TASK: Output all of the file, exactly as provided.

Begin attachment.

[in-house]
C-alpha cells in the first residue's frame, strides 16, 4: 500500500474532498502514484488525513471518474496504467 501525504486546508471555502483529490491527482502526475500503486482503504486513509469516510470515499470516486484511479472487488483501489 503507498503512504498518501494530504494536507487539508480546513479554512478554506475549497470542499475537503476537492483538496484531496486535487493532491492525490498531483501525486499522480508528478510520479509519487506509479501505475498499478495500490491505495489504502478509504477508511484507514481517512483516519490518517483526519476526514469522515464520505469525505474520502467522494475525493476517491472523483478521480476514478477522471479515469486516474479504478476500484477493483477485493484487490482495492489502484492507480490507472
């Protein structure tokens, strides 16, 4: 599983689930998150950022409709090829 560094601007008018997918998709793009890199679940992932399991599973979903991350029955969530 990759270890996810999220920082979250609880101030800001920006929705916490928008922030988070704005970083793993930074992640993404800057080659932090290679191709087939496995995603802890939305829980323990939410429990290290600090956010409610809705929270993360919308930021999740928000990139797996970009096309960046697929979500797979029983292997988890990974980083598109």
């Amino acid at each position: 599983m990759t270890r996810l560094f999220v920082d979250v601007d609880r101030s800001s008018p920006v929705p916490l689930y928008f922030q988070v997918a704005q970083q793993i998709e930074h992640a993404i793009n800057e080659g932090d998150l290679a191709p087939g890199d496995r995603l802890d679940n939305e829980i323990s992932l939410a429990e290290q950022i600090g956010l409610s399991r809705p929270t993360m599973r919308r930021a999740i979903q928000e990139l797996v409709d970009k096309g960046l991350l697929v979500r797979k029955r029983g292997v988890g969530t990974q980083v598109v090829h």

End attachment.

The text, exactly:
[in-house]
C-alpha cells in the first residue's frame, strides 16, 4: 500500500474532498502514484488525513471518474496504467 501525504486546508471555502483529490491527482502526475500503486482503504486513509469516510470515499470516486484511479472487488483501489 503507498503512504498518501494530504494536507487539508480546513479554512478554506475549497470542499475537503476537492483538496484531496486535487493532491492525490498531483501525486499522480508528478510520479509519487506509479501505475498499478495500490491505495489504502478509504477508511484507514481517512483516519490518517483526519476526514469522515464520505469525505474520502467522494475525493476517491472523483478521480476514478477522471479515469486516474479504478476500484477493483477485493484487490482495492489502484492507480490507472
């Protein structure tokens, strides 16, 4: 599983689930998150950022409709090829 560094601007008018997918998709793009890199679940992932399991599973979903991350029955969530 990759270890996810999220920082979250609880101030800001920006929705916490928008922030988070704005970083793993930074992640993404800057080659932090290679191709087939496995995603802890939305829980323990939410429990290290600090956010409610809705929270993360919308930021999740928000990139797996970009096309960046697929979500797979029983292997988890990974980083598109």
């Amino acid at each position: 599983m990759t270890r996810l560094f999220v920082d979250v601007d609880r101030s800001s008018p920006v929705p916490l689930y928008f922030q988070v997918a704005q970083q793993i998709e930074h992640a993404i793009n800057e080659g932090d998150l290679a191709p087939g890199d496995r995603l802890d679940n939305e829980i323990s992932l939410a429990e290290q950022i600090g956010l409610s399991r809705p929270t993360m599973r919308r930021a999740i979903q928000e990139l797996v409709d970009k096309g960046l991350l697929v979500r797979k029955r029983g292997v988890g969530t990974q980083v598109v090829h």